Most importantly, muddling allows you to play, to get creative in the kitchen, to use what you have in your garden or what you bought at the farmers market and aren’t sure what to do with!  Yes, there are lots of recipes out there to research and try, but make up your own drinks and have fun….I love doing this!  The other week I made the most fabulous Muddled Mulberry Margarita, super simple.  Using fresh mulberries my kids had picked at their grandmother’s, I muddled the berries with lime in a glass, making a lime mulberry syrup.  (See how simple that is, just sounds like it took a lot of time.)  I juiced two whole limes into that, then added tequila and triple sec at their proper proportions.  Because of the seeds in the mulberries, I did strain this mixture into a shaker, then mixed up one of the most clean and delicious tasting cocktails I’ve enjoyed in a while.  It wasn’t the maker, but the fresh, local flavors that allowed me to indulge, to sip, to savor the best of food and life in my glass.  For those of you who want a little hand holding, click on this link for a Mojito or Raspberry Smash recipe, or this link for a Hudson Lemonade or Black & Blue.  As with anything these days, there are limitless numbers of recipes out there just a click away.

Mulberry Margarita

Mulberry Margarita

Once upon a time cocktails were clean and simple, and mixologists were something you found in a lab and not a bar.  But in the mixology world, muddling has become quite the trend in the past couple of years.  So don’t muddle a rebuttal, try it tonight!

thirst quenchers…

You might be reading this post through my blog, or perhaps through the collaboration with Dashing Through Winston-Salem, a fun blog by my friend Christine Storch.  Either way, I thought the timing for this edition of Moose Mixology was very timely for the 4th of July week and a fabulous summer of 2014.  Enjoy quenching your thirst!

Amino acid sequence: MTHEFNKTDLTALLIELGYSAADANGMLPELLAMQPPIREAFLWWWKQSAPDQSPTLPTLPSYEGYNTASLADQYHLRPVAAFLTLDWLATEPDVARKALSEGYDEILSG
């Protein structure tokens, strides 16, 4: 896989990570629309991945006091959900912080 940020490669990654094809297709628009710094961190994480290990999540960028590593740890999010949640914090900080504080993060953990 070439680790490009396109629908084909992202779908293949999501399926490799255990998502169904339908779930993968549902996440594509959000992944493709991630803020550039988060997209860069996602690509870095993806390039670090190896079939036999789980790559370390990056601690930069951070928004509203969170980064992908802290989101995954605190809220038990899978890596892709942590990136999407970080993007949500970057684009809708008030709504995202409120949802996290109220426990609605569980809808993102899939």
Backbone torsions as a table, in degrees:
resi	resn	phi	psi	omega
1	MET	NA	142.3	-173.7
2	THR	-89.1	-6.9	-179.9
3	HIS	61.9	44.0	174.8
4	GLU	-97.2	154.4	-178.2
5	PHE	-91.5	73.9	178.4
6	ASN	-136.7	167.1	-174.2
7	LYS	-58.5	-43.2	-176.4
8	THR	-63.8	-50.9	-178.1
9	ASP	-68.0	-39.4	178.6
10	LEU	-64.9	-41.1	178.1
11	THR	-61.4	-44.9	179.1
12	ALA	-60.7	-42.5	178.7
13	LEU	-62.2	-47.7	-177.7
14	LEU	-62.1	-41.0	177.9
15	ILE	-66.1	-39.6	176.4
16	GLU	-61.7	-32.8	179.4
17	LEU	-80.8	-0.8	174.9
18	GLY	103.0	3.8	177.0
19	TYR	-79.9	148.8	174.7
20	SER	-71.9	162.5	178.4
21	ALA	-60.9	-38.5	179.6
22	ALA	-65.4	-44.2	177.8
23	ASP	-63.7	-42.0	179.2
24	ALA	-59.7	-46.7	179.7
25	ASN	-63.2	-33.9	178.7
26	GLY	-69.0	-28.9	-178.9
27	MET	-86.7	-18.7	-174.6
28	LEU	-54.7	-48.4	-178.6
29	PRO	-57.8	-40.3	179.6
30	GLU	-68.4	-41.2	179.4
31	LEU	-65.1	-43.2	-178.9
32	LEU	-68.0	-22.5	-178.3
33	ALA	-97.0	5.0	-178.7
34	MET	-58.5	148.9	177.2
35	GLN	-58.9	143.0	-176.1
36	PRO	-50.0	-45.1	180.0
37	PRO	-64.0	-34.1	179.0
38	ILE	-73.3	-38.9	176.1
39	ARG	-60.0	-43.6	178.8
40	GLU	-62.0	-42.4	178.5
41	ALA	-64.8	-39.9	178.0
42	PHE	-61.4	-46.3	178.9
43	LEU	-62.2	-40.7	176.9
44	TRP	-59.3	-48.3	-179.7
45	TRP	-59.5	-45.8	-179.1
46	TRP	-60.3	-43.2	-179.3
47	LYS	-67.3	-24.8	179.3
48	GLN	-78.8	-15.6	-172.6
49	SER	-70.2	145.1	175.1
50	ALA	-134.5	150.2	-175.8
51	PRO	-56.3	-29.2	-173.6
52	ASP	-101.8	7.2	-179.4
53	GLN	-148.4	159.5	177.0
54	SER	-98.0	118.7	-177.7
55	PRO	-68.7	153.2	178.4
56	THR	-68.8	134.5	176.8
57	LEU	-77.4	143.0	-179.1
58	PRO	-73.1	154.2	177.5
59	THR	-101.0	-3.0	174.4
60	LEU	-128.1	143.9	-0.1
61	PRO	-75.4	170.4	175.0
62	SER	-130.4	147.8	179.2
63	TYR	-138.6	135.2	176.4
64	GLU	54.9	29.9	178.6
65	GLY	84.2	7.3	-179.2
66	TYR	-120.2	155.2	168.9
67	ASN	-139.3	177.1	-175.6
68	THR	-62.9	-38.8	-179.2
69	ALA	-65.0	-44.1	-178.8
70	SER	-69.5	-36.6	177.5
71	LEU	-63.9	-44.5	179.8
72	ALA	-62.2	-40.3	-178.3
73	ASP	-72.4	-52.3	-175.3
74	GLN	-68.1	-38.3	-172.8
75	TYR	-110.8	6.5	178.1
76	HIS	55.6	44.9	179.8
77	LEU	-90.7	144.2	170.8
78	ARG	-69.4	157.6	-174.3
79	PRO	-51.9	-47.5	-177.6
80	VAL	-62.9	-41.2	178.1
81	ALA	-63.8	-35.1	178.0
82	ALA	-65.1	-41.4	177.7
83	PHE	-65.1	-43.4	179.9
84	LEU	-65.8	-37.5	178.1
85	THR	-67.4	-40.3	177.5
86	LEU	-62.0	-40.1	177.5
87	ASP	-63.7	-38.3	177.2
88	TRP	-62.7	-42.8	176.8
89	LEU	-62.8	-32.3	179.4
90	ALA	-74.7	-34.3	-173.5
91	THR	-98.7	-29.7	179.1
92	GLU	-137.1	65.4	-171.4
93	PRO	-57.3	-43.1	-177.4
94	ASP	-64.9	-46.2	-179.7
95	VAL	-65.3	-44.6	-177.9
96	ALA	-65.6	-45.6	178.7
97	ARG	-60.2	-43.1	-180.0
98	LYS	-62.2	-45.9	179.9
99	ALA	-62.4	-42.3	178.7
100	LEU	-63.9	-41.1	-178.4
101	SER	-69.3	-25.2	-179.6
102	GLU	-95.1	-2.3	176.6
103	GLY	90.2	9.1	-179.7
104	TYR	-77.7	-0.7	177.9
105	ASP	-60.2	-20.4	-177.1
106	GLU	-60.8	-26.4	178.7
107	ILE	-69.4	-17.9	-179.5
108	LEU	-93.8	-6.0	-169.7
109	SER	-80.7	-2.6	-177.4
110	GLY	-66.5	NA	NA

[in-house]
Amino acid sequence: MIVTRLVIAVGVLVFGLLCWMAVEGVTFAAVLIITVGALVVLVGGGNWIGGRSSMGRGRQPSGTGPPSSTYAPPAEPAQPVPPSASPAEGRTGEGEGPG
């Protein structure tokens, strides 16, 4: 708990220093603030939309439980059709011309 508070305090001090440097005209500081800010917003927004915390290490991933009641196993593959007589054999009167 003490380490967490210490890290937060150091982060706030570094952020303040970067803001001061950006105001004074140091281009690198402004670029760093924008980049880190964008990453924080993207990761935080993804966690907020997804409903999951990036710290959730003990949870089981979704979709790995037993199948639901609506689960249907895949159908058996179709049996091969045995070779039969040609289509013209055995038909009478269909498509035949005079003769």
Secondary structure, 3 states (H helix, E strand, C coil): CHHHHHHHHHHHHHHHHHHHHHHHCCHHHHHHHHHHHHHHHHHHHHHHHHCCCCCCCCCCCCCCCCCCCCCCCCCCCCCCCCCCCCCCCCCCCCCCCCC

I find there is a lot of truth in the old adage ‘you can’t beat the classics’.  After all, classics become classics for a reason.  So it is with many recipes and drinks, and todays featured classic is good old fashioned lemonade, a taste of summer in a glass.

So forget the powders, cartons of minute maid, or whatever it is you have bought recently at the store and give this a try.  So simple, so pure, and in my opinion the perfect thirst quencher for summer.  The recipe below is simple, non-alcoholic lemonade, so a great thing for you and the kiddo’s to do together.  My kids new discovery is an Arnold Palmer, half tea and half lemonade, they think they are so cool.  However, the library of mixology options for homemade lemonade is mind blowing!  If you could see my mind reeling with all of the pairing options for this lemonade- you might get dizzy.  Be sure to check out a few of my favorite summer cocktails below the recipe, for those of you wanting to change up your summer cocktail hour in a refreshing new light.  Enjoy the best of food and life, and make lemonade when life hands you lemons!

Homemade Lemonade

1/2 cup water

1-1 1/2 cups sugar

1 tbsp. grated lemon rinds (about 2 lemons)